This week

First World War remembered

- Every secondary school in Scotland will be offered funding for educational visits to Western Front battlefields and war graves as part of the Scottish government's plans to commemorate the centenary of the First World War. Priority for the one-off #163;2,000 grants will be given to schools in deprived areas and there will be extra subsidies for island schools. The #163;1 million fund will be administered by Historic Scotland.

Support for those leaving care

- A new campaign from the charity Who Cares? Scotland will confront stigma and discrimination faced by children in care and young people leaving care. "Give me a chance: phase II" was launched at what organisers described as the first event of its kind, in Edinburgh this week. It brought together nearly 200 senior representatives from local authorities, voluntary organisations, charities, funding bodies and the Scottish government.

Science to be boosted by #163;3m

- A #163;3 million package of investment in science - including #163;200,000 to support young people learning STEM (science, technology, engineering and maths) subjects at school - has been announced. The funding includes #163;2.53 million for the four Scottish science centres; #163;251,000 for 19 science festivals; and #163;250,000 for Talking Science - a grants programme supporting events that help to get people talking about science. The funding was announced by science minister Alasdair Allan before a parliamentary debate on the benefits of public science engagement.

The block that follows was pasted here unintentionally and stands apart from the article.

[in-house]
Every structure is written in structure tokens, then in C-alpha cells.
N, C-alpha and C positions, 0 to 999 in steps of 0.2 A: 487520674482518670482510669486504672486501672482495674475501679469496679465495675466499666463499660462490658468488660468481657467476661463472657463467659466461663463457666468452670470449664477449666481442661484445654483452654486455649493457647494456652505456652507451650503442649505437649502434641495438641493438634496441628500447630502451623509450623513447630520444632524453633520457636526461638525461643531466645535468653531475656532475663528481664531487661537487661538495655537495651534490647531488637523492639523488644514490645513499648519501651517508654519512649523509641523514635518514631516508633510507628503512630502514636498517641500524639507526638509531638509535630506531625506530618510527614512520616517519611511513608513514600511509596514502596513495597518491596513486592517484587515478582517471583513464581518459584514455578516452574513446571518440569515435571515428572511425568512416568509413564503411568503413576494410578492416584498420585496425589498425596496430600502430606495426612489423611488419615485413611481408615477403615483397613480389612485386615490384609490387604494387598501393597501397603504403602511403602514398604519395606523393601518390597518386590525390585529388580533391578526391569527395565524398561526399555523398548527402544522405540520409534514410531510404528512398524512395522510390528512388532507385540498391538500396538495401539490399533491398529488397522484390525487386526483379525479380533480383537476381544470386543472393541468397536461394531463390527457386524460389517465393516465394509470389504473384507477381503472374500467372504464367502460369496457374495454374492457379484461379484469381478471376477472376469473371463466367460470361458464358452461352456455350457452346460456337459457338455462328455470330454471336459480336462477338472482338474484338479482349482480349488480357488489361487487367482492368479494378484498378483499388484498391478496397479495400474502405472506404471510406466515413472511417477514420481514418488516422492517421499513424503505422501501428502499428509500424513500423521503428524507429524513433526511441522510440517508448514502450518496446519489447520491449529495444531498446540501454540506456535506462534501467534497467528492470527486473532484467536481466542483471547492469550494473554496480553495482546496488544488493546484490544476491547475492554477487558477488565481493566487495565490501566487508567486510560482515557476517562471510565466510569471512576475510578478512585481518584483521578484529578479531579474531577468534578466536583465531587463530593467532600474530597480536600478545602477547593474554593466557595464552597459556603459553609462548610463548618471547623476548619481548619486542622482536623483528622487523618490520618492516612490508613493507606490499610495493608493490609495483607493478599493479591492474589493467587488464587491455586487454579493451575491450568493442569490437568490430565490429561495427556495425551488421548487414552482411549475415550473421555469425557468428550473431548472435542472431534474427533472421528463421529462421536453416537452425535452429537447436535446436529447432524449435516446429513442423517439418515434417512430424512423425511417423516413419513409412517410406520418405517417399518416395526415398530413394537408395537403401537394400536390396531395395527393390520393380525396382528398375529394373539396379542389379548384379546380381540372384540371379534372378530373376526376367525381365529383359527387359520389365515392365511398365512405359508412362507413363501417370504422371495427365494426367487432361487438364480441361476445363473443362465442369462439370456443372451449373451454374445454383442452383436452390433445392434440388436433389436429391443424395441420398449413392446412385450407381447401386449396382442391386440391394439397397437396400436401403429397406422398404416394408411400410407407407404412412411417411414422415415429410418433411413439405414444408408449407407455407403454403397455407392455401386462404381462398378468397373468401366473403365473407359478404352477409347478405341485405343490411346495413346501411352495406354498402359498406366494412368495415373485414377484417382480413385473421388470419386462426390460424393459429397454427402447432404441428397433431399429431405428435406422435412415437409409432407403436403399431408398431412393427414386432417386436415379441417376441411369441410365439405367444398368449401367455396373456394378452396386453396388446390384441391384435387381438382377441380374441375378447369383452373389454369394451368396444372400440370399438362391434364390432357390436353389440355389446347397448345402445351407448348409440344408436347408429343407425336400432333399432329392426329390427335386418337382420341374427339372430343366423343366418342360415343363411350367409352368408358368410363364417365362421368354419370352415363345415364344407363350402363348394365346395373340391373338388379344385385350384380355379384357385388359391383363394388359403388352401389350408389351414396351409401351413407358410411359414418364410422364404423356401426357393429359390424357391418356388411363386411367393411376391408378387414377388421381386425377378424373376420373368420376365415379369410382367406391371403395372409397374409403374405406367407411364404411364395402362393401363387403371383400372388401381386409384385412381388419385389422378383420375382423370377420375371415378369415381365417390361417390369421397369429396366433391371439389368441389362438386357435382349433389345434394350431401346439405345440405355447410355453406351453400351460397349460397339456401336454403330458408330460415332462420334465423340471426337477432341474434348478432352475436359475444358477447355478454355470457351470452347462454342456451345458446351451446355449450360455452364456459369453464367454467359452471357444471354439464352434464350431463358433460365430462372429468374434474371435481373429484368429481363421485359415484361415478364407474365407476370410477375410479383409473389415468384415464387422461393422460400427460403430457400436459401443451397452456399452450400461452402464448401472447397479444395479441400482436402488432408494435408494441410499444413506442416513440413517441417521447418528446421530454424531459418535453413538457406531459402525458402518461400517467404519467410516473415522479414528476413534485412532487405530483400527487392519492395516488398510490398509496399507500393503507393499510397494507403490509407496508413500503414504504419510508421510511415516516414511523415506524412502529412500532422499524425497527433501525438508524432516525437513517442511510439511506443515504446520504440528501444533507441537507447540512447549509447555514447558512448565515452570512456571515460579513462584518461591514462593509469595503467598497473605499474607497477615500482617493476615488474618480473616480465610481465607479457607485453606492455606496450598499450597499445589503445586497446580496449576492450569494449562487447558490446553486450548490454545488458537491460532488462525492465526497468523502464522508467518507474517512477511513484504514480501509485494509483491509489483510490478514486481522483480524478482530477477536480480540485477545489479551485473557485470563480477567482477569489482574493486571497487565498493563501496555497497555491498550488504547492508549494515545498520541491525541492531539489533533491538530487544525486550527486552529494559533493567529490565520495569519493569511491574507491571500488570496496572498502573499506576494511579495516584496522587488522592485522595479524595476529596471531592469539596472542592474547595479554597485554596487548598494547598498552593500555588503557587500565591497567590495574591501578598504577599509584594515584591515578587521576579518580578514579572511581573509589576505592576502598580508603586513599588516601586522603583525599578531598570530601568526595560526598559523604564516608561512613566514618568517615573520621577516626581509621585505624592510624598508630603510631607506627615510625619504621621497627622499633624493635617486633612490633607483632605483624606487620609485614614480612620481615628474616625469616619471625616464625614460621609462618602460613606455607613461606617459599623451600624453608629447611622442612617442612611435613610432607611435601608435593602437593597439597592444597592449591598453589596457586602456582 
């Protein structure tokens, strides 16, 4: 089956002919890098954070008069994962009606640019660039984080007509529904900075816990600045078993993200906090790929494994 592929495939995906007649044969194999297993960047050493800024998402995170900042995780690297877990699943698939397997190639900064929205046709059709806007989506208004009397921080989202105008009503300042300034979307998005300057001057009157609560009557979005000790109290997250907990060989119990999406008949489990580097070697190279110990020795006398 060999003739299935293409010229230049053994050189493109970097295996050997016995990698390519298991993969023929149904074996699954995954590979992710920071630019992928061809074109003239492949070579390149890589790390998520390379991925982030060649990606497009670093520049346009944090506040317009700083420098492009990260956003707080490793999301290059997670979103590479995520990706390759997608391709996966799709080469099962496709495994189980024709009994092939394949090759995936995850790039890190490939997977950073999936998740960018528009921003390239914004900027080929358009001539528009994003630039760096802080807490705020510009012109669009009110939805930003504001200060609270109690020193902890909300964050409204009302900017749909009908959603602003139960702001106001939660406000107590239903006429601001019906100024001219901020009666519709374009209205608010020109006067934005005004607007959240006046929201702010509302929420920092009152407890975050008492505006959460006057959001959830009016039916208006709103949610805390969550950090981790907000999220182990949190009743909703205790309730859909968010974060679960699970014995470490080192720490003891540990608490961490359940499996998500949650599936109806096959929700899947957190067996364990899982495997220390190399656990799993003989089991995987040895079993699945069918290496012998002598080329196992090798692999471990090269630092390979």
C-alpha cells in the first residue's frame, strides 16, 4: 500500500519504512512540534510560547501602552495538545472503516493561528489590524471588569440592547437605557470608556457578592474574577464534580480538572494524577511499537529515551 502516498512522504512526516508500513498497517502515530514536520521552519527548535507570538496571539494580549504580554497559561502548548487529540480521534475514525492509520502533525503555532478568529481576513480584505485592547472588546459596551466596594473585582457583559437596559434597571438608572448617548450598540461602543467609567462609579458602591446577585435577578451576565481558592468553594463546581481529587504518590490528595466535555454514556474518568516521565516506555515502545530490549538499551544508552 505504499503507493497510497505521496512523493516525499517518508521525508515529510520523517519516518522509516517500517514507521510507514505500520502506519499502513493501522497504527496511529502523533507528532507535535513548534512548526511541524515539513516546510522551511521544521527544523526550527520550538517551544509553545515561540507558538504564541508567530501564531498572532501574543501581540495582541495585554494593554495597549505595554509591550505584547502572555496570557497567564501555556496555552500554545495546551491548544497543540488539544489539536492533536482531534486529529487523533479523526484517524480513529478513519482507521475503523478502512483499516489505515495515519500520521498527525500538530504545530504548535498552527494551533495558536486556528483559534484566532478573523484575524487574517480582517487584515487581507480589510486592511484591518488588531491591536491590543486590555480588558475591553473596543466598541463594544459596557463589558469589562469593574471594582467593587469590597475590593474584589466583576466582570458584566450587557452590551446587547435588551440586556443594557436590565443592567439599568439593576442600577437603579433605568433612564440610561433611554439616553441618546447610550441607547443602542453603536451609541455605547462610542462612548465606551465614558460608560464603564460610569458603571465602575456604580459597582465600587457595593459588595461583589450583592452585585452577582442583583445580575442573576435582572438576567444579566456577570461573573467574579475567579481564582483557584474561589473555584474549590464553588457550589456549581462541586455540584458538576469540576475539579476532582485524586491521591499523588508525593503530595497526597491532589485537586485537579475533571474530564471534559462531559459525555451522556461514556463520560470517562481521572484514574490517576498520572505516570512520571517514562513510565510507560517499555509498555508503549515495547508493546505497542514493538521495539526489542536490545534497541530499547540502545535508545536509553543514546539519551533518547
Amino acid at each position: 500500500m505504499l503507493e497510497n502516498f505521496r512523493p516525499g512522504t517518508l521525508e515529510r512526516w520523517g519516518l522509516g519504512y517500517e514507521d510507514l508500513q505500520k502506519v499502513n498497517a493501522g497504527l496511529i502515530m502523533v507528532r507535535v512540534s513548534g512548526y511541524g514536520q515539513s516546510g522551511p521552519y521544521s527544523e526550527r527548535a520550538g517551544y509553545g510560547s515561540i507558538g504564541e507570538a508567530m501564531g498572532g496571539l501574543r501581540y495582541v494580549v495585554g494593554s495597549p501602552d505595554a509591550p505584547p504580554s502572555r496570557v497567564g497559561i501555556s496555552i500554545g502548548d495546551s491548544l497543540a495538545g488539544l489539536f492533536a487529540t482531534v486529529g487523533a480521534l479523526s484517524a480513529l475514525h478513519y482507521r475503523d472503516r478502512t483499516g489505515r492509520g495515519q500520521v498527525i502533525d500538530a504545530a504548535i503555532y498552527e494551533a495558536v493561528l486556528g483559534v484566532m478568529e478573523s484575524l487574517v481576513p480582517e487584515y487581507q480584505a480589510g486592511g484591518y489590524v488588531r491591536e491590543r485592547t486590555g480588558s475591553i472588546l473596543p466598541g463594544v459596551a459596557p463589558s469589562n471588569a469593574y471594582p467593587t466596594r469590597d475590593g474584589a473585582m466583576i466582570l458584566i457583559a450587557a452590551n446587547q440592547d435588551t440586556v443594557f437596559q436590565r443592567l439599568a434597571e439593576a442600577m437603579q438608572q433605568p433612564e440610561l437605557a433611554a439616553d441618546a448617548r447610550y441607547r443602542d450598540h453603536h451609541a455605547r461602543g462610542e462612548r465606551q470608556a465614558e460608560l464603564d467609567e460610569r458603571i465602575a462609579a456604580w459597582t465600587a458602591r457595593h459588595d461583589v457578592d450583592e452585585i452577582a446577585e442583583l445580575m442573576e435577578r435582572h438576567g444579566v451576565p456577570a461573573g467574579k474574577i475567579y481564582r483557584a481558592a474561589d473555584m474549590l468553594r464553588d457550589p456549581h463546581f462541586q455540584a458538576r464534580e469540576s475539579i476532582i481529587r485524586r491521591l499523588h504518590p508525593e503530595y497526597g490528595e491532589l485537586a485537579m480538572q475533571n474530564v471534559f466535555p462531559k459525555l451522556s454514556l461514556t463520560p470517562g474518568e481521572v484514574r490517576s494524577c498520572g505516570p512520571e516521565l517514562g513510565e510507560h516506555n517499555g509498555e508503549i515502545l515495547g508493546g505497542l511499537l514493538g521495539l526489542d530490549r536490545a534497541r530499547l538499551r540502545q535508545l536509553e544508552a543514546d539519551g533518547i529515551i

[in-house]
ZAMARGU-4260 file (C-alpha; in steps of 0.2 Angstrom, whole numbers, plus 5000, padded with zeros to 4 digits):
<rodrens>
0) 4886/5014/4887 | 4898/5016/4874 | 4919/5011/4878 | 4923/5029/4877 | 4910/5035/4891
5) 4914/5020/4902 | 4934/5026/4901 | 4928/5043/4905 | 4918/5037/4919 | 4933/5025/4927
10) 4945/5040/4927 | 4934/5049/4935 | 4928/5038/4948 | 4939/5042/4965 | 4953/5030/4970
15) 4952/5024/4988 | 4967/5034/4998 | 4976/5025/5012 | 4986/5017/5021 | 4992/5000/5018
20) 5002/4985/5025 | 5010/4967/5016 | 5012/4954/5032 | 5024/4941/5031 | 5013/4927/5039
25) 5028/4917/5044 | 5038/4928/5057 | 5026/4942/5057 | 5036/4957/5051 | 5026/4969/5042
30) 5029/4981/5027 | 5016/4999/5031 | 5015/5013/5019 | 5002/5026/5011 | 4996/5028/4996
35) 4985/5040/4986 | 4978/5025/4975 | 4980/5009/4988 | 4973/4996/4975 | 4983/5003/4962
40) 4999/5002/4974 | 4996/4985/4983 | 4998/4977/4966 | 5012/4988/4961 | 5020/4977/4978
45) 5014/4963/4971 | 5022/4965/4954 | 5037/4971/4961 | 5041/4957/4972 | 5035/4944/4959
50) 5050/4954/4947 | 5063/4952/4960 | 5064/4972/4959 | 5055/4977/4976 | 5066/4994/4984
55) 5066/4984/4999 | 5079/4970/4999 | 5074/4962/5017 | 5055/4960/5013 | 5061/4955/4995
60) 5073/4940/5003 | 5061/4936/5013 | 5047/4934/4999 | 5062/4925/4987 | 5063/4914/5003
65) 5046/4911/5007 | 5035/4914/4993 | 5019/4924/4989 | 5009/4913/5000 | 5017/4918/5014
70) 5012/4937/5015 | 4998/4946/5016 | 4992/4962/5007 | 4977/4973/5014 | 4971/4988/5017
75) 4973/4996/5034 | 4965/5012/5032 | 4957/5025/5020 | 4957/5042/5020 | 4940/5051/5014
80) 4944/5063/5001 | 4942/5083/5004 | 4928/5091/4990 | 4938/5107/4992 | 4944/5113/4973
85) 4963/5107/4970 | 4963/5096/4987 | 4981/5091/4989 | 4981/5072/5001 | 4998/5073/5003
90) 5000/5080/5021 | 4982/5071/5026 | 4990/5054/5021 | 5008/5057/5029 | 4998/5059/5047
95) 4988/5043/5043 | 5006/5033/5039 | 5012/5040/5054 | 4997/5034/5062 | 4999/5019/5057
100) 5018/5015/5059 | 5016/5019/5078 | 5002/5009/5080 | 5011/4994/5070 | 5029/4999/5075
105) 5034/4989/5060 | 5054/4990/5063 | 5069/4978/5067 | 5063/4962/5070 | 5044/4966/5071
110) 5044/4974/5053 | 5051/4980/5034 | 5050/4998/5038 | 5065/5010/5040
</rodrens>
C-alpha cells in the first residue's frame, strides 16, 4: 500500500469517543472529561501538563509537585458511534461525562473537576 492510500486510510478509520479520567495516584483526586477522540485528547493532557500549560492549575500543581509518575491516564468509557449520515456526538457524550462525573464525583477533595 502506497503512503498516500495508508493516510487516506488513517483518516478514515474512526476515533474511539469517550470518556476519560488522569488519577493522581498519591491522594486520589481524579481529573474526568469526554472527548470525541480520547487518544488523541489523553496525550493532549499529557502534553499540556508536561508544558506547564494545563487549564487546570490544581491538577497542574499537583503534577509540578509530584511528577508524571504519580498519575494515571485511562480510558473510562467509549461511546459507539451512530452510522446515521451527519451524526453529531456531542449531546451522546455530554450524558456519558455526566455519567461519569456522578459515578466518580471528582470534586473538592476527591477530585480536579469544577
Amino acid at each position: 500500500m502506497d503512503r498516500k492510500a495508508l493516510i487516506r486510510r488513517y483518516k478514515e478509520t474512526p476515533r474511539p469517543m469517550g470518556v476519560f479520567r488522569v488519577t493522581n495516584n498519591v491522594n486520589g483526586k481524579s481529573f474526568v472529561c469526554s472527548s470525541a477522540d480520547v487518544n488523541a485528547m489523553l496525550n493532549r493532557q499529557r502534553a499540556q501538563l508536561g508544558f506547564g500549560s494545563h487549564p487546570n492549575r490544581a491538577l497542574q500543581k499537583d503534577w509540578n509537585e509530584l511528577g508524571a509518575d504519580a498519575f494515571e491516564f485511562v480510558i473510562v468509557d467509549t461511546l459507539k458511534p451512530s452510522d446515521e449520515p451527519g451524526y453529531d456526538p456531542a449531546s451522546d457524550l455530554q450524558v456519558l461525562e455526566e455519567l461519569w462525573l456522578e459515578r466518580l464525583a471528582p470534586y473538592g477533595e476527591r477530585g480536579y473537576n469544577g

Glasgow school mergers debated

- Glasgow City Council is to consult on bringing together an additional support for learning (ASL)school and a mainstream secondary, and a merger between two ASL schools. The first proposal is to situate St Oswald's Secondary in a vacant area at St Margaret Mary's Secondary. The second is to merge Milton School and Ashcraig Secondary in the current Ashcraig building. Consultations will begin on 5 June.

Work skills boost for the jobless

- A #163;2.4 million scheme that will see 1,000 jobless 16- to 24-year-olds gain employability skills and experience as part of the 2014 Commonwealth Games Legacy programme has been unveiled by first minister Alex Salmond. Scotland's Best will offer the young people volunteering opportunities, many of them at events such as the Gymnastics World Cup, and help them to gain a qualification at SCQF level 4.

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